June 20 2018
Three bills to amend Oregon's marijuana laws are expected to pass into law this month.
Bills to eliminate residency requirements for pot business ownership, give lenders legal protections and combine medical and recreational cannabis retail outlets all moved forward easily in the Oregon Legislature last week, though none have yet become law. While all relate to cannabis, the three bills seek to achieve a variety of outcomes for the young industry.
House Bill 4094 aims to address the "duffel bag full of cash" conundrum that plagues the legal marijuana industry. Due to the substance's federal illegal status, many lenders are wary of providing financial services to cannabis companies. The bill explicitly exempts lenders from state criminal liability under Oregon law.
If passed, it's unclear whether lenders will begin offering services due to the federal legal situation. HB 4094 passed the Oregon Senate by a 56-3 vote. It will now head to the Oregon House.
Oregon first legalized medical marijuana in 1998, creating a network of patients and clubs that defined the state's above-board cannabis identity until recreational use was legalized in 2014. Lawmakers made several changes to the medical program in 2015 to adapt to the new, broader legality of cannabis.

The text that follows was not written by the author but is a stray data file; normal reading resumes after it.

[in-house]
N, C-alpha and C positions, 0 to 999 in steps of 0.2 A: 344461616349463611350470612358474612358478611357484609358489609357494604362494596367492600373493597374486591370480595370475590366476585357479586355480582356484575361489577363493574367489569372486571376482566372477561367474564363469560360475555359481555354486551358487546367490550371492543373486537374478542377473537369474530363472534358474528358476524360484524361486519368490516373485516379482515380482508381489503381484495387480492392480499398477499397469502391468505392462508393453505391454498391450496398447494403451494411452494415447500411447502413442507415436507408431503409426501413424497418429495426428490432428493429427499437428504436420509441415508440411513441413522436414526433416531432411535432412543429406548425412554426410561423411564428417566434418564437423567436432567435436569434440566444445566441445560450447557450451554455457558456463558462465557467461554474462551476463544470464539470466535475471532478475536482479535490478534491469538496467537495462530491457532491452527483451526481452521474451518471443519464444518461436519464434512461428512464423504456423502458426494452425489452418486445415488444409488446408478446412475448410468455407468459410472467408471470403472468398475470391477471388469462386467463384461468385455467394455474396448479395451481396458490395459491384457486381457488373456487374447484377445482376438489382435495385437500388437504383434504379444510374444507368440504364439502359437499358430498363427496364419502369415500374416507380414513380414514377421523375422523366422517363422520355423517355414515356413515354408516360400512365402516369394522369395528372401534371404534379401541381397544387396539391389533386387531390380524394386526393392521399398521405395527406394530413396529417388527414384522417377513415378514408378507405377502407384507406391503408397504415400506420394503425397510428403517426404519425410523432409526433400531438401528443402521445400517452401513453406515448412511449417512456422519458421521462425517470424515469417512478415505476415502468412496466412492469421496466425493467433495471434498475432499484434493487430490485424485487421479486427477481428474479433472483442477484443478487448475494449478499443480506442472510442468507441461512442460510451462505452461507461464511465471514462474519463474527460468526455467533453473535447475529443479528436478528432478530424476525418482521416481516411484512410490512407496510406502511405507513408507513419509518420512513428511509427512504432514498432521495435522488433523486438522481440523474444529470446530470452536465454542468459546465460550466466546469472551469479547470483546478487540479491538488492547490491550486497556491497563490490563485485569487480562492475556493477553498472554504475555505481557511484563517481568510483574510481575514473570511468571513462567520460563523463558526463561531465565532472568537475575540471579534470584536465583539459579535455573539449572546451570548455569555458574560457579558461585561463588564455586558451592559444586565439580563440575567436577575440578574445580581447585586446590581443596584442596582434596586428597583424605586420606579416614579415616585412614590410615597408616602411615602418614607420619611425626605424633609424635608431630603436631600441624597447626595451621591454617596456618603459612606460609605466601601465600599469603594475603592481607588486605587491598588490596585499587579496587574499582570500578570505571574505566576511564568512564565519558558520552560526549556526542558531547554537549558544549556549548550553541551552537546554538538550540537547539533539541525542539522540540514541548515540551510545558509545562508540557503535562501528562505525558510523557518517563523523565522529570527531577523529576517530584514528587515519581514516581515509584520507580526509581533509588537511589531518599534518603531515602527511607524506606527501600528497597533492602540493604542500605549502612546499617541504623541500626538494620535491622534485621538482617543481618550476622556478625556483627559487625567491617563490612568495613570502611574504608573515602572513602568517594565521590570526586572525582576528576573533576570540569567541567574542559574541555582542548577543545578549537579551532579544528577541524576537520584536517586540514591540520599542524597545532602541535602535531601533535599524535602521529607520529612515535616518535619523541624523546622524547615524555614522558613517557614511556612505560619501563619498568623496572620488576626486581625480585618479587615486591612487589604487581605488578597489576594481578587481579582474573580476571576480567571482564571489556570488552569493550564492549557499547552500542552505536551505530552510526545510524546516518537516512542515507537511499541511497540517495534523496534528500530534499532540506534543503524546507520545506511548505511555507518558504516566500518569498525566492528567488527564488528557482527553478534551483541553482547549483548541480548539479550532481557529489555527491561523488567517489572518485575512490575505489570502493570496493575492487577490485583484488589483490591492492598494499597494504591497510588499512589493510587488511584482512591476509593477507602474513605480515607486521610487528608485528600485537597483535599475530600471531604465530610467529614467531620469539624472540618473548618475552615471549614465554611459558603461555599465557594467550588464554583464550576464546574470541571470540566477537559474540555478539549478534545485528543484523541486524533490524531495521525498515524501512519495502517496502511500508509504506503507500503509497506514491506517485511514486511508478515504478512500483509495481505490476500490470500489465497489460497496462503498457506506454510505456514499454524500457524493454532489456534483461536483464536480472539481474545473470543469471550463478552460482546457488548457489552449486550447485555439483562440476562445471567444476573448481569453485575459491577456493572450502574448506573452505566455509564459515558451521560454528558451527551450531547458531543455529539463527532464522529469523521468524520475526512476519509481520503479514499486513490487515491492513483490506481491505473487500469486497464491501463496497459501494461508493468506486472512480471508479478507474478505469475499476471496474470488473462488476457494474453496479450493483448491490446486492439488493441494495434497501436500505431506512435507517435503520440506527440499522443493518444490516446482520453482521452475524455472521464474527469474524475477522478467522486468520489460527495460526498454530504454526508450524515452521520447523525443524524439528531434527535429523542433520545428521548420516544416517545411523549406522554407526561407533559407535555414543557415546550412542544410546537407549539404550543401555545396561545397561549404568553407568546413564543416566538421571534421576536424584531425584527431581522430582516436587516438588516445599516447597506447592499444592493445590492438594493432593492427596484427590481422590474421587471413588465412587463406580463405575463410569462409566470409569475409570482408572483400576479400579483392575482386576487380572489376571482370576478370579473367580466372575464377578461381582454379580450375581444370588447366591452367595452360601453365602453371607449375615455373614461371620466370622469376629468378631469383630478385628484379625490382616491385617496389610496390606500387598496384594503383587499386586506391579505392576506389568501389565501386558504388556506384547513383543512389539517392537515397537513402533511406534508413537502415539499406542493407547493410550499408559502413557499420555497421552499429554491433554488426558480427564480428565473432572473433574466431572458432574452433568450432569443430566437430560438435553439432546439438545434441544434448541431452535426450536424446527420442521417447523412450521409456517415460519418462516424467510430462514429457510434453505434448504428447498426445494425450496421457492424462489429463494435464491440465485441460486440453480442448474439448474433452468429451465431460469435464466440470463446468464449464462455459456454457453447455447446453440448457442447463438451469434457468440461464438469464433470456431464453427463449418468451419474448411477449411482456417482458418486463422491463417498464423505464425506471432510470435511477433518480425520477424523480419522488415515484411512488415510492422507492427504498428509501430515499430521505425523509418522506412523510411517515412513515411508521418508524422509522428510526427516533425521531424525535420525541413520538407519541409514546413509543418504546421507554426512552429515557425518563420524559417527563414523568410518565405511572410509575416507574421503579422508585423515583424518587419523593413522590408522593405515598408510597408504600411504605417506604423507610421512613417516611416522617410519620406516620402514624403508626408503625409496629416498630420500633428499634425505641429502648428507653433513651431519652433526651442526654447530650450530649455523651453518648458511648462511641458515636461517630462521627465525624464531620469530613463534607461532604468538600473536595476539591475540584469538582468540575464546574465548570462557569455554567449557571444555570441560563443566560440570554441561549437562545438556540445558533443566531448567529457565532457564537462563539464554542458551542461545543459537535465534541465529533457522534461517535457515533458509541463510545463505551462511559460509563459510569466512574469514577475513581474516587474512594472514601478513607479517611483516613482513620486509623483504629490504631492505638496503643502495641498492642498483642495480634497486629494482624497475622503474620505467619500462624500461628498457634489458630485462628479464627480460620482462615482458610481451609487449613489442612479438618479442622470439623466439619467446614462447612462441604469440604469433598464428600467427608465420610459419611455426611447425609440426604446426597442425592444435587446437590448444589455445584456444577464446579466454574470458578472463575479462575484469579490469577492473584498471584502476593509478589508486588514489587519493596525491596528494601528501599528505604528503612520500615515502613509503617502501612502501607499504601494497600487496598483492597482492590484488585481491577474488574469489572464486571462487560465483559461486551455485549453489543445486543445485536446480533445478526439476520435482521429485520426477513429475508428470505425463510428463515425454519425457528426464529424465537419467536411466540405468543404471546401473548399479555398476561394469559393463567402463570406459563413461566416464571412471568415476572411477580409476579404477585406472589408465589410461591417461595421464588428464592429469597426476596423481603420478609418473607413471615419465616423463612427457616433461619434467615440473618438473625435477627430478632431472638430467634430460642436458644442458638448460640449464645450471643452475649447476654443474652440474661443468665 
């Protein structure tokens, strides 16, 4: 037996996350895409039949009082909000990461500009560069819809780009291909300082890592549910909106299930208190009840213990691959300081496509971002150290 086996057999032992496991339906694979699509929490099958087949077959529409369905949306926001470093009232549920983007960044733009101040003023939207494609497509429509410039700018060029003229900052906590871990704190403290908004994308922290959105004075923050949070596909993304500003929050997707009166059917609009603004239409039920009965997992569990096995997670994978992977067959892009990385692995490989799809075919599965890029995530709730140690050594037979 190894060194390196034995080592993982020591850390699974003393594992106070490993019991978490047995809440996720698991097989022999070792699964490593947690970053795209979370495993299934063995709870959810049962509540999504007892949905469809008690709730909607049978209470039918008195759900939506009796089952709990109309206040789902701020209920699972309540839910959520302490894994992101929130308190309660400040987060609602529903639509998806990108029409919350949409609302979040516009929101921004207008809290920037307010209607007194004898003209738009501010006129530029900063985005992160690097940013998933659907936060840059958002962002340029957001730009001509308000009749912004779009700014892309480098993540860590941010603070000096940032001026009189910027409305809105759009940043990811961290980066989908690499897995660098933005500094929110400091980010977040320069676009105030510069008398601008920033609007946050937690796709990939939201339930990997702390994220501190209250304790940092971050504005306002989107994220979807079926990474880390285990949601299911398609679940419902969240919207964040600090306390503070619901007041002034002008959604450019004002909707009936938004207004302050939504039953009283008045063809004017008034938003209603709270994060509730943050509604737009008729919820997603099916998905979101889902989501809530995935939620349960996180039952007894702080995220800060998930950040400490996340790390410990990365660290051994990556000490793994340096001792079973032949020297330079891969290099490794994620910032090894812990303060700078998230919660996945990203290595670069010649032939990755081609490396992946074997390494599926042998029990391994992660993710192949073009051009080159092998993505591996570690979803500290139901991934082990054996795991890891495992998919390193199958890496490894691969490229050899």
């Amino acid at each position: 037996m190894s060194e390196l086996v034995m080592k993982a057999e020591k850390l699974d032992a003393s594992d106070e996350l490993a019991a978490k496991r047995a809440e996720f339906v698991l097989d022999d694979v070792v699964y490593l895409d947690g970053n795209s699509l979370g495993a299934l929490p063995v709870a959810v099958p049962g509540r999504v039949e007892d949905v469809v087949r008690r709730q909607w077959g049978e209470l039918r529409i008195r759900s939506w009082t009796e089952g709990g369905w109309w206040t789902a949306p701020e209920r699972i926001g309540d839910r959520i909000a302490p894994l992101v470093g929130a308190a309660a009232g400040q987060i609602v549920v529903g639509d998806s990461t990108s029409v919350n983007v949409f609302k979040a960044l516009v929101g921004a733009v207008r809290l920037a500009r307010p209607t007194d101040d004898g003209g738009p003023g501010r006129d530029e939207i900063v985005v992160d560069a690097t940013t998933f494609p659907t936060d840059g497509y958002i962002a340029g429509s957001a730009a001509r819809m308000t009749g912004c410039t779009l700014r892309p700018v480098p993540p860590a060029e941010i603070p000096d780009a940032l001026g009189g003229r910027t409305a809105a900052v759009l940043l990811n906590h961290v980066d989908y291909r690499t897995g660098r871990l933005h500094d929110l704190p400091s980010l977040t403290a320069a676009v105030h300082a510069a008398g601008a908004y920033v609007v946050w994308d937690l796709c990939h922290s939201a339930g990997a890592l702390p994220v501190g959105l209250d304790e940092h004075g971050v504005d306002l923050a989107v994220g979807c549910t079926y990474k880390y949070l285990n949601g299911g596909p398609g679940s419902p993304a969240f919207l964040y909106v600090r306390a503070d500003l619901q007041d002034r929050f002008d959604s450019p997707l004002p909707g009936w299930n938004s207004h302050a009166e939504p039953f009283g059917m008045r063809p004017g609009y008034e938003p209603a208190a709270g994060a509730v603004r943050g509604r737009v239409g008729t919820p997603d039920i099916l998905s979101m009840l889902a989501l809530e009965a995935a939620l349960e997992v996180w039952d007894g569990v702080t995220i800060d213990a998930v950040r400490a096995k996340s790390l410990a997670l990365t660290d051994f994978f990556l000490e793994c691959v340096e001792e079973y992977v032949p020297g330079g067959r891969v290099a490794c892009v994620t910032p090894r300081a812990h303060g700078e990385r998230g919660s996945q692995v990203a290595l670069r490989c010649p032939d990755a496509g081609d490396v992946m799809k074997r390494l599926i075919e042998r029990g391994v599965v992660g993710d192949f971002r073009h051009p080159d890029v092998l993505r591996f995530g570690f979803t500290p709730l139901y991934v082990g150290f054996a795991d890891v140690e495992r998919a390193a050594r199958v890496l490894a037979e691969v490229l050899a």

Now, Senate Bill 1511 aims to further combine the two laws, clearing the way for recreational outlets to sell tax-exempt cannabis to card-holding medical marijuana patients. SB 1511 will likely receive a Senate vote this week.
House Bill 4014 eliminates a requirement that cannabis business owners in Oregon need to have at least two years of state residency. The requirement initially intended to favor and protect small, locally owned operations at the beginning of recreational legalization.
As the industry grows, however, many business owners have called for an end to the rule as it blocks them from landing outside equity investment to help grow their companies. HB 4014 passed both the House and Senate and will head to the desk of Gov. Kate Brown to be signed into law.
Other efforts to amend Oregon's recreational and medical cannabis laws will likely continue in future legislative sessions. In an analysis of legal marijuana, research firm Arcview Group predicted Oregon's industry could reach $1 billion in sales by 2020. Mason oversees the Business Journal's multimedia arm and helps guide digital strategy in the newsroom. He loves when people send him news tips or story ideas.
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